In addition to Proposition 2, a $176-million general obligation bond for improving police facilities, which The Times has already endorsed, there are three other bond issues on the April 11 ballot in the City of Los Angeles. All require a two-thirds vote for approval; we recommend a Yes vote on each:
Proposition 1--Libraries: Ever since fire damaged Los Angeles’ Central Library two years ago, a great deal of public attention has been focused on saving that stately old building and its book collection. But branch libraries need help, too, and some neighborhoods have no libraries at all.
Proposition 1 would allow the city to issue $53.4 million worth of general indebtedness bonds to pay for three new branch libraries in the San Fernando Valley. The money also would be used to bring 15 libraries built before 1933, most of them in older neighborhoods around the Central City and in Venice, up to current earthquake-safety standards and to expand and modernize branches.
Los Angeles voters came within a few hundred Yes votes of passing a similar measure last November. But Proposition L failed because two-thirds approval was necessary for a property tax increase to take effect, and it got only 62% voter support. City budget analysts estimate that the annual tax bill a home in Los Angeles will go up less than $5 if Proposition 1 is approved. Given the convenience and use everyone derives from our branch libraries, we urge a Yes vote on Proposition 1.
Proposition 3--Housing: It would authorize the city to issue $100 million in general obligation bonds to pay for the costs of bringing low-income rental housing in the city up to earthquake safety standards.
City engineers have counted almost 1,600 old buildings within the city limits that are made of unreinforced masonry or brick. Many of these structures could be destroyed in a major earthquake, causing terrible injuries and loss of life, so city law requires that they either be made safe or torn down. Many of these old buildings also constitute a major part of the city’s limited supply of low-cost housing. City officials estimate that some 50,000 rental units would be lost if all the old apartment buildings that do not meet earthquake standards were to be torn down.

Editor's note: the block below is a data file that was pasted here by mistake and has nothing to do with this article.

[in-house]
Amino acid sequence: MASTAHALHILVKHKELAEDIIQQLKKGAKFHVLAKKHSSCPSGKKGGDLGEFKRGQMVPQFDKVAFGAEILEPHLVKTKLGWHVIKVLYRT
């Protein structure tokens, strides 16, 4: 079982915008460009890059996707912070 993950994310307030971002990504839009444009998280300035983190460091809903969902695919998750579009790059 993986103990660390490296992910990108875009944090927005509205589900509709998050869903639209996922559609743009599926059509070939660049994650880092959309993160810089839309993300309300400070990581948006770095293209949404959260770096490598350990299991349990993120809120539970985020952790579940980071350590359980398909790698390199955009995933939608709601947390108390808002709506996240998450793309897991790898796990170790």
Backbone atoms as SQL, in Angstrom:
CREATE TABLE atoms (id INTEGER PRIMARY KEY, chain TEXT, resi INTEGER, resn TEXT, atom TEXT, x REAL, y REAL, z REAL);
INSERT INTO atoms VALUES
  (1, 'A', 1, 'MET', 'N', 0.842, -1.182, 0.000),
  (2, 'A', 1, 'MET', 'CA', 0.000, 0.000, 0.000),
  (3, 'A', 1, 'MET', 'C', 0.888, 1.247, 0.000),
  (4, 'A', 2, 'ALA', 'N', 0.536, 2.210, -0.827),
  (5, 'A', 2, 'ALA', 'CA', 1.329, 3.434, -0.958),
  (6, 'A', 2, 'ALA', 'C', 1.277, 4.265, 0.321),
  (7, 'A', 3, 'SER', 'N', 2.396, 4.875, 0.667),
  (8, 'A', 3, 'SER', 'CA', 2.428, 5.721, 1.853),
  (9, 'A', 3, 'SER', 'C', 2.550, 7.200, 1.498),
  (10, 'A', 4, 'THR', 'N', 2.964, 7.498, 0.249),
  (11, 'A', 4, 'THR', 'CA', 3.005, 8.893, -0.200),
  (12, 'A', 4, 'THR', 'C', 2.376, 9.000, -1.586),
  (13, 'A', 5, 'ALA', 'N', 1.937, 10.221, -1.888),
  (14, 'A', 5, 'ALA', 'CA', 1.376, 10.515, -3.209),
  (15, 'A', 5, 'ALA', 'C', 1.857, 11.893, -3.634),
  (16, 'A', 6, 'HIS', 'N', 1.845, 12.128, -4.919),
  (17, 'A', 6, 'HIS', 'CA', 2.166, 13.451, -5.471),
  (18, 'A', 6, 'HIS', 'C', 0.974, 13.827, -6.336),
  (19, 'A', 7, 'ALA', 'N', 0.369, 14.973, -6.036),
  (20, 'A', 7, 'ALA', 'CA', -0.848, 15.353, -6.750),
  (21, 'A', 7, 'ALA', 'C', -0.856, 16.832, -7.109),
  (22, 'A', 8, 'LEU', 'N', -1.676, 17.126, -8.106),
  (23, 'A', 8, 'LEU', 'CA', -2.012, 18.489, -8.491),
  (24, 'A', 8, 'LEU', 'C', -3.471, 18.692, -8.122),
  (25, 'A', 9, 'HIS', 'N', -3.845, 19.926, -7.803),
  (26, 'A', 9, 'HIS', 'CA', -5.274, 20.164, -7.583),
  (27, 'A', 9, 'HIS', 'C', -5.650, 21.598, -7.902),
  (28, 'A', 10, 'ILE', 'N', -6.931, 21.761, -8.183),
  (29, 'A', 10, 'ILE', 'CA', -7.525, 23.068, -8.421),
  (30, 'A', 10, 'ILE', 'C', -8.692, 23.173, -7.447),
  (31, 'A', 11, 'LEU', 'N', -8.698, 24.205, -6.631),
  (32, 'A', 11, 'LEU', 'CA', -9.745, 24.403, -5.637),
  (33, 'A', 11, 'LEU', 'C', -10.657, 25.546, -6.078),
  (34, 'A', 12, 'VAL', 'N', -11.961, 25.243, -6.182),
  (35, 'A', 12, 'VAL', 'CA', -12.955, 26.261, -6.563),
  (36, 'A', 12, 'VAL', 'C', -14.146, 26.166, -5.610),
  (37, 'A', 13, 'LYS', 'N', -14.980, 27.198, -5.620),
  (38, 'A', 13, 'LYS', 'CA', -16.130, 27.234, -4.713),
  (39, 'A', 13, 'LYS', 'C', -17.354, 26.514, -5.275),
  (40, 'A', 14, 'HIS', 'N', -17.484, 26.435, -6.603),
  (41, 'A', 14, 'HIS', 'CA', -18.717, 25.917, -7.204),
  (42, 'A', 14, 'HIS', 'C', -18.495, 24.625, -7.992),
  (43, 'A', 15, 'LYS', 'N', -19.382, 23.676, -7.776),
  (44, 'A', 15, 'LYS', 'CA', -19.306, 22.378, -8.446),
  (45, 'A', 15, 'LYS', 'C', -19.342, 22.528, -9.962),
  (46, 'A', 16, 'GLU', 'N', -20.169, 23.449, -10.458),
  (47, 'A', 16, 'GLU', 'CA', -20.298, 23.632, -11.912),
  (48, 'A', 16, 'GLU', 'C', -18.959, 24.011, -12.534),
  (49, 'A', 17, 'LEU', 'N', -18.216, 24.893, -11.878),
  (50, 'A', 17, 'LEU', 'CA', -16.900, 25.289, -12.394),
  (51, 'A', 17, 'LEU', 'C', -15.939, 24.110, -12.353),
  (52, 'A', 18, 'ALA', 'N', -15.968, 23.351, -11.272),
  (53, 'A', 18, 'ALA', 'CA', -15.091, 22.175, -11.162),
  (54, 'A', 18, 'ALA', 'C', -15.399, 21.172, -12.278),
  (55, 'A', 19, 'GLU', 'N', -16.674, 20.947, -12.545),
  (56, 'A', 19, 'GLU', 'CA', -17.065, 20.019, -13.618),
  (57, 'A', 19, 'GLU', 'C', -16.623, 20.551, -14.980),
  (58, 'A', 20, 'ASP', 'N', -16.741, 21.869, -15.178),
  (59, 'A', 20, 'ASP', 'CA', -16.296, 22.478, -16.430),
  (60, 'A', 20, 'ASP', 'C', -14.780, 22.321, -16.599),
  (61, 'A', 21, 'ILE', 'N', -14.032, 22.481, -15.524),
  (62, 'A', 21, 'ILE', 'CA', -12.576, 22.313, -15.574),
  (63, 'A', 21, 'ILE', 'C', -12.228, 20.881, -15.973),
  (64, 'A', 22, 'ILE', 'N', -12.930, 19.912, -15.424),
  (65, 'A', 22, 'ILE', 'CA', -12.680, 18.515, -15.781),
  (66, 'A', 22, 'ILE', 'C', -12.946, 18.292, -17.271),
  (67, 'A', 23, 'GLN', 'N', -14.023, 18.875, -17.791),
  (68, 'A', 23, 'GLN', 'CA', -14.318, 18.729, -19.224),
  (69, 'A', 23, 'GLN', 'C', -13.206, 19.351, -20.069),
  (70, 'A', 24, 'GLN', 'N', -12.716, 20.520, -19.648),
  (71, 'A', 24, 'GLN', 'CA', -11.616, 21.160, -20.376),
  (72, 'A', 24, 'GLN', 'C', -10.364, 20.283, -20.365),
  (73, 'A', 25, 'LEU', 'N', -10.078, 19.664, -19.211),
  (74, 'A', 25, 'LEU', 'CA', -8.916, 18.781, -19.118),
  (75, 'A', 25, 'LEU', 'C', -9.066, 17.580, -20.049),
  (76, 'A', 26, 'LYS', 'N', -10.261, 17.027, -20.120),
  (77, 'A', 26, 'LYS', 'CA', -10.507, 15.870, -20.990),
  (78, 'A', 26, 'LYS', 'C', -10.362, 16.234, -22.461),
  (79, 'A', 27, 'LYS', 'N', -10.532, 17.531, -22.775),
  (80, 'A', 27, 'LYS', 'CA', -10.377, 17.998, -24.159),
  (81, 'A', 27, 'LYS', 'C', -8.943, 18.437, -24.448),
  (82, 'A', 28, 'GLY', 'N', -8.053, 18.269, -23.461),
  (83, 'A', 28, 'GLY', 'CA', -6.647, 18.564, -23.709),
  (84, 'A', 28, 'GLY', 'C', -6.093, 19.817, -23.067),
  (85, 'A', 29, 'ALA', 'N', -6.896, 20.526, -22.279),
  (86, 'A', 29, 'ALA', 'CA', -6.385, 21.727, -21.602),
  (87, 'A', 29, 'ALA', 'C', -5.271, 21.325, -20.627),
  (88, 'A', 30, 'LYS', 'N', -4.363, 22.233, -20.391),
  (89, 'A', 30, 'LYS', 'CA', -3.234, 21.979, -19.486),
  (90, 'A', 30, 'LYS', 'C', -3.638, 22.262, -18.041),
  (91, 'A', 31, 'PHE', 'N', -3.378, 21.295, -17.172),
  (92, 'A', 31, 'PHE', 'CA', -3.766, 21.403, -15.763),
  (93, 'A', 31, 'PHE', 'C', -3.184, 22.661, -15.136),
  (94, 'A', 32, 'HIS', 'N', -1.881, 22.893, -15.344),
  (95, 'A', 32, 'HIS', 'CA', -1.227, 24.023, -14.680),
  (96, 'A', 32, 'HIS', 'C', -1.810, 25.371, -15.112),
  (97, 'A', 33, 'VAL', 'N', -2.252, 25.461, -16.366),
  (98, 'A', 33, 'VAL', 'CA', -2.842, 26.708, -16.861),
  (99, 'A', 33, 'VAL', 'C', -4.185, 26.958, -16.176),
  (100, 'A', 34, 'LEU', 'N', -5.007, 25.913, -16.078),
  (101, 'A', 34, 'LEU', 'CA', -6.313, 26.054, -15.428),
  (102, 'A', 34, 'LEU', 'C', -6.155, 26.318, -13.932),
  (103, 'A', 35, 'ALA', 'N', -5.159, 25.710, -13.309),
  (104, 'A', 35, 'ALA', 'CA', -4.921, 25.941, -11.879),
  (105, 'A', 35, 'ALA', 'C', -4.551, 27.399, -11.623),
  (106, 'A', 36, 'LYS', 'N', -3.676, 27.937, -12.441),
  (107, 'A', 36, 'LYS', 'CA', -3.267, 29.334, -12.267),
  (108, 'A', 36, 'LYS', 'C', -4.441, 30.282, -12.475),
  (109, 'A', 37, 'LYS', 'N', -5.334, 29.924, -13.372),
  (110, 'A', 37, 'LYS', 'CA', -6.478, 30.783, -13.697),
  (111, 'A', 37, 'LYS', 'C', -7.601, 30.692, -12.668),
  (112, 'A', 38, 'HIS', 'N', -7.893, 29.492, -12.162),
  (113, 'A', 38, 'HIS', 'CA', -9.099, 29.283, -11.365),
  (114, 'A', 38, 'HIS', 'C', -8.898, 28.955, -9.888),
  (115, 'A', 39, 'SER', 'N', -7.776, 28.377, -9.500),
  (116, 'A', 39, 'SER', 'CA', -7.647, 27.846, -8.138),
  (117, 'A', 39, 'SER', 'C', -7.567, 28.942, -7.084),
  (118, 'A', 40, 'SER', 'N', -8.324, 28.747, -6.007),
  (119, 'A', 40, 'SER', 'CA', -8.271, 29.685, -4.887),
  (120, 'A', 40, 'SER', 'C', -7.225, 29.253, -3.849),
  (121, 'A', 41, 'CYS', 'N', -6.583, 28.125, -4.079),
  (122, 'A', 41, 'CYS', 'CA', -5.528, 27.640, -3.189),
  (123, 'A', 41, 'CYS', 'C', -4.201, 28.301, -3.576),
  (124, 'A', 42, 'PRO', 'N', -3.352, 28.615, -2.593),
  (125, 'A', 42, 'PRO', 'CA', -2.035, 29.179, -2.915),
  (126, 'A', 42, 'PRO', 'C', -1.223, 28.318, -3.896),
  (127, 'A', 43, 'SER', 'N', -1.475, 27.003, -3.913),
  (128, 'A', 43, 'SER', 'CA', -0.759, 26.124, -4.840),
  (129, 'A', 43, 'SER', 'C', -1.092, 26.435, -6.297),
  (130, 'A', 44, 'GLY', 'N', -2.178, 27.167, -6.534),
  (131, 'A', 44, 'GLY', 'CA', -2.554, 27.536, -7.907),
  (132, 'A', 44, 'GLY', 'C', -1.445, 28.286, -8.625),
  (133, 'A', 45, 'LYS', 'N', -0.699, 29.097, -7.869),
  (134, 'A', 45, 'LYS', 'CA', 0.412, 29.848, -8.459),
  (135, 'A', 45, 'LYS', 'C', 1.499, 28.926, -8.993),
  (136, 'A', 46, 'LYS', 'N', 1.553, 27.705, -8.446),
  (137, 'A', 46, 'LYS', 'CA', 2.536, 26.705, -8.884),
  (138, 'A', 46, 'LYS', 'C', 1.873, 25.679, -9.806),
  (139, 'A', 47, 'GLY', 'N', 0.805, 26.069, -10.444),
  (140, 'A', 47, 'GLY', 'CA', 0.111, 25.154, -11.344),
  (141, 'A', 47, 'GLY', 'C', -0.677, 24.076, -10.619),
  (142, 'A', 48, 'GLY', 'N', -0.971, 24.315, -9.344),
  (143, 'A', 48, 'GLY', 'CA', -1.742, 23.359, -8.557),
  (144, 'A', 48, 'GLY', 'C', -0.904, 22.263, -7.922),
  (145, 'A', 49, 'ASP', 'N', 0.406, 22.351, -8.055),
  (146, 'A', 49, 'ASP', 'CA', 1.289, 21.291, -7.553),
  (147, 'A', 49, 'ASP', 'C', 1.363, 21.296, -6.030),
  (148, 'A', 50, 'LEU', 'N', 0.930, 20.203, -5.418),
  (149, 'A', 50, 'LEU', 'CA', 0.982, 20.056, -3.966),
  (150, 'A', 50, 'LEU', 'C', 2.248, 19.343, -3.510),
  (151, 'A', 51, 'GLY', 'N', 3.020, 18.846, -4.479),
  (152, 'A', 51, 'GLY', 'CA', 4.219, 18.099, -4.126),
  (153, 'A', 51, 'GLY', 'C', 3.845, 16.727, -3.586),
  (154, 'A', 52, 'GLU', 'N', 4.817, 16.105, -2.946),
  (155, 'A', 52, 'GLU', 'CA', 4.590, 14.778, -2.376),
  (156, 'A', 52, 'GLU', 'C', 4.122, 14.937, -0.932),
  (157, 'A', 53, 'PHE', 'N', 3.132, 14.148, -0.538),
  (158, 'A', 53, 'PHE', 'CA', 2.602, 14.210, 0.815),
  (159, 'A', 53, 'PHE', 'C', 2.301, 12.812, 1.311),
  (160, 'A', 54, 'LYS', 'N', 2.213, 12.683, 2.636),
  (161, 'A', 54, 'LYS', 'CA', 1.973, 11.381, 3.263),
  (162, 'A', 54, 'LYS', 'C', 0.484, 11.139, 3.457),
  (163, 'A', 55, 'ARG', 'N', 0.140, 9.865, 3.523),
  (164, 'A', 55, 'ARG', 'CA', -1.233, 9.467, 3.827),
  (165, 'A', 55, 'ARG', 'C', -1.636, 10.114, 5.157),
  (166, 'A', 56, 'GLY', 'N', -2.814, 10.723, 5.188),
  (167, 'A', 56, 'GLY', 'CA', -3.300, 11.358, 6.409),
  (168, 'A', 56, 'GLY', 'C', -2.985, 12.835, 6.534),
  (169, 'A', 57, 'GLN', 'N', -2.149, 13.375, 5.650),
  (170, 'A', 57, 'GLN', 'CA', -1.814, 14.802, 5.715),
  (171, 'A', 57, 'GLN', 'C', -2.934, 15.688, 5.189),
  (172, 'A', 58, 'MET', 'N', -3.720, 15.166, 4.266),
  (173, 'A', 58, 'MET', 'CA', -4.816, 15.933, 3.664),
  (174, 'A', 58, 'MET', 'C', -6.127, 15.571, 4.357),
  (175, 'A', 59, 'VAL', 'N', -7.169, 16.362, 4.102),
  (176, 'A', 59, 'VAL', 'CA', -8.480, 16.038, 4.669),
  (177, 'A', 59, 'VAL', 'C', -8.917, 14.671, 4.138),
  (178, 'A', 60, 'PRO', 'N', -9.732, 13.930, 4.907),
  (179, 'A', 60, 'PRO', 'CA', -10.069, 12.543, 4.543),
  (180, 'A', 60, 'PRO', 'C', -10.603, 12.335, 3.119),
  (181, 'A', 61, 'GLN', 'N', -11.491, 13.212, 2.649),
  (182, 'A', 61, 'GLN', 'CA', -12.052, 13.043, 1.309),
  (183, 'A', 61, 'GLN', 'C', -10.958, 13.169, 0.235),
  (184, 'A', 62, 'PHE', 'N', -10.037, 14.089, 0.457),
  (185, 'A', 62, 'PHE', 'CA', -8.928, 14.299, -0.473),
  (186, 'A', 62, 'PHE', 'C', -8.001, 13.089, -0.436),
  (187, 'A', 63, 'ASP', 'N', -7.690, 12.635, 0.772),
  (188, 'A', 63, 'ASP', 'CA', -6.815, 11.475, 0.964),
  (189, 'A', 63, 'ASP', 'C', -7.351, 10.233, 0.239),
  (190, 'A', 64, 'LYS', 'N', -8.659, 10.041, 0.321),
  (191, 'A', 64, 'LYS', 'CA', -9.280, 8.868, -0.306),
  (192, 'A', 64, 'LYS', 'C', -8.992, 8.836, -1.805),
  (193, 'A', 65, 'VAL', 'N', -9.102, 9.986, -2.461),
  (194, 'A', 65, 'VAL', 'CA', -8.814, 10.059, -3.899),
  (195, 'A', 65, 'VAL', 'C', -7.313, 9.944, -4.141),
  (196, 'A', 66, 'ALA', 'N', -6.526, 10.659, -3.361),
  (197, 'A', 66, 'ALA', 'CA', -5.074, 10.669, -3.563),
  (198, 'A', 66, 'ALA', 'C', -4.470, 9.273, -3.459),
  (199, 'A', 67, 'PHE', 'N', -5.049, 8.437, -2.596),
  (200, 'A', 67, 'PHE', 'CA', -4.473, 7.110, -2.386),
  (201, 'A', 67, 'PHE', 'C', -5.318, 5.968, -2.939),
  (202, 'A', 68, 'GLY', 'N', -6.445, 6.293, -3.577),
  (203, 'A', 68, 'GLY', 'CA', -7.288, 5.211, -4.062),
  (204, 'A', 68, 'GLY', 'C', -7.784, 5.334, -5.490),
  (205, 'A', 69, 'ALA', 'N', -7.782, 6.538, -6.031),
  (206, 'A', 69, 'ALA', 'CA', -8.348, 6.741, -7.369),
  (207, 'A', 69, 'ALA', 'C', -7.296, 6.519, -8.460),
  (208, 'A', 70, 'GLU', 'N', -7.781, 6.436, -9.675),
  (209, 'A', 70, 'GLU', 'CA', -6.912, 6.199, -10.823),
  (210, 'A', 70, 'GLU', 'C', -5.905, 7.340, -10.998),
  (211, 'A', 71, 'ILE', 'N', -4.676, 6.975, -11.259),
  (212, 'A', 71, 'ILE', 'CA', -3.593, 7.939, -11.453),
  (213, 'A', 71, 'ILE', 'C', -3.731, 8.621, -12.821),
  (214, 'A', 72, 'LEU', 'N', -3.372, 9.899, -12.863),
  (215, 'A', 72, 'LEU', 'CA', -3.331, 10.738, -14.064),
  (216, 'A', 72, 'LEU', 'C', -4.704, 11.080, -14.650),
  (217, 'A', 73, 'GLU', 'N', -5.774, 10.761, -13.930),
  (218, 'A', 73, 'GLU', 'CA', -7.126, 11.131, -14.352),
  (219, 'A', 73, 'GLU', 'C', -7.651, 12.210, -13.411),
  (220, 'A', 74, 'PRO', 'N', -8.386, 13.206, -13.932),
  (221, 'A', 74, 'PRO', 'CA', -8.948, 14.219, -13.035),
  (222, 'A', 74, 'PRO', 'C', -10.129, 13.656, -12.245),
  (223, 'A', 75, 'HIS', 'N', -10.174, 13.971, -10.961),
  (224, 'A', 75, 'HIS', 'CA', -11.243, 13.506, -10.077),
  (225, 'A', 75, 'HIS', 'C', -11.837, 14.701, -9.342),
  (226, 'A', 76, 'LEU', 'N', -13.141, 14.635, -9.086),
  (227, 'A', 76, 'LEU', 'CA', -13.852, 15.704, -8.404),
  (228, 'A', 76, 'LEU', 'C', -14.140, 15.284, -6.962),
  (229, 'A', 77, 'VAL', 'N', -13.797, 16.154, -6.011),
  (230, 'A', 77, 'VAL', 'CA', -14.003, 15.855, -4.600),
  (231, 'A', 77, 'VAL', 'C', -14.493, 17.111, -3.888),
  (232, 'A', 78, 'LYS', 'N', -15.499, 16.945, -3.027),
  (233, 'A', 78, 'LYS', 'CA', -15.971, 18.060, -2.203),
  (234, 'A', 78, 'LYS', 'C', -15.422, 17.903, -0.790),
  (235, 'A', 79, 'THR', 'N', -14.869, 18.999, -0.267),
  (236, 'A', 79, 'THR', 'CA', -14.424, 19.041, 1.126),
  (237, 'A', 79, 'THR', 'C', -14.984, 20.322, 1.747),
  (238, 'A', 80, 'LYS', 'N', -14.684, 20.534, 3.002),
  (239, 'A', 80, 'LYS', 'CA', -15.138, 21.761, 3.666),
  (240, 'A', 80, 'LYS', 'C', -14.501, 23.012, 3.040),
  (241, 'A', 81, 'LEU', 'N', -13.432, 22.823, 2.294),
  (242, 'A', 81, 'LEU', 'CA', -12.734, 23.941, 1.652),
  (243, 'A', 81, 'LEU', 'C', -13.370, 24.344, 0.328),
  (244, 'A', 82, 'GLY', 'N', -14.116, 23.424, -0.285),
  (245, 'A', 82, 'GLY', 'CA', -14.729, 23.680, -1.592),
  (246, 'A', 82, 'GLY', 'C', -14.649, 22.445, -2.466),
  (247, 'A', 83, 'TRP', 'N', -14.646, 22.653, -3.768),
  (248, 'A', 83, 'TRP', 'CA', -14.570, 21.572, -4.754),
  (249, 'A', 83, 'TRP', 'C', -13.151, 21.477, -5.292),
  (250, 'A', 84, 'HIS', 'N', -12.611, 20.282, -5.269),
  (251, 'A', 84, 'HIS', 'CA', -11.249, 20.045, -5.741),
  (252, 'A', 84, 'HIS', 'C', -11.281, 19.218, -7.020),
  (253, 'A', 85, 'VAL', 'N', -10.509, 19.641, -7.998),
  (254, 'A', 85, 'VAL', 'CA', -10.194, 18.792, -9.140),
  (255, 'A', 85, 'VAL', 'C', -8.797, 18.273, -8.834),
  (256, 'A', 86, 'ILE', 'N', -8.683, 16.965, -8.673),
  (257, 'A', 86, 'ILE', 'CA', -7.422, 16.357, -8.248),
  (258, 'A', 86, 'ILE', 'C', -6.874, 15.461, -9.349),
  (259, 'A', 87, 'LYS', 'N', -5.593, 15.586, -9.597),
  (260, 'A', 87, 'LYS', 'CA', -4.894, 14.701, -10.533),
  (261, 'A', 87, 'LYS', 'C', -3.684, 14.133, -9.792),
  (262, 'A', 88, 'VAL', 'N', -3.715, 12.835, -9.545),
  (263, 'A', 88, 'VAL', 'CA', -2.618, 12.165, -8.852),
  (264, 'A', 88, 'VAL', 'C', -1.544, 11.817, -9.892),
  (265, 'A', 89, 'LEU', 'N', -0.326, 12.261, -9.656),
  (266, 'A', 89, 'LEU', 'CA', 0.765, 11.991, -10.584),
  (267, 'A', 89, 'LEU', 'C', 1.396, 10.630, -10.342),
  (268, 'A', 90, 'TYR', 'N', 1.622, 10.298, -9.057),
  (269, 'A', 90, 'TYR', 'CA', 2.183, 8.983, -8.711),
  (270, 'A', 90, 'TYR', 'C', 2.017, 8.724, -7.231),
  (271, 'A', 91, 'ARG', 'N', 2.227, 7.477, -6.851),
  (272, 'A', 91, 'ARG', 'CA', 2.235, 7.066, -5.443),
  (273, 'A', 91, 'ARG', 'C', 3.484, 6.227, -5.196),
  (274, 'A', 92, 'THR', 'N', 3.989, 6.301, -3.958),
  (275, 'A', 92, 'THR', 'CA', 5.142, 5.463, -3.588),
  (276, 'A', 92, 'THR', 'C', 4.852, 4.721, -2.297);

In order to avoid the loss of so much low-cost housing, the money raised if Proposition 3 passes would be used to help landlords pay for upgrading old buildings so that they can meet earthquake standards while also keeping the cost of living in them affordable. In addition, $10 million of the money raised under Proposition 3 would go to help nonprofit agencies in the city construct new shelters for the homeless. At a time of serious shortages in low-priced housing throughout Southern California, and when homelessness is a major problem for Los Angeles, Proposition 3 deserves a Yes vote.
Proposition 4--Fire Safety: It would authorize the city to issue $60 million in general obligation bonds to finance safety improvements in old city-owned high-rises, including City Hall.
Since 1974, fire sprinklers have been required in all high-rise buildings constructed in Los Angeles. But in the aftermath of last year’s fire in the First Interstate Bank building downtown, new ordinances were adopted requiring the installation of life-saving devices in all tall buildings built before 1974. The new laws affect not just City Hall, but L.A. Police Department headquarters and the municipal buildings in Van Nuys and San Pedro.
The Proposition 4 money would finance the installation of sprinklers, fire-alarm systems and asbestos removal, often necessary when older buildings are refitted, in six city-owned structures. Some funds would be used to make older buildings more accessible to the handicapped.
Proposition 4 merits wide support because it will make older city buildings safer, not just for the people who work there but for the thousands of citizens who visit them every day.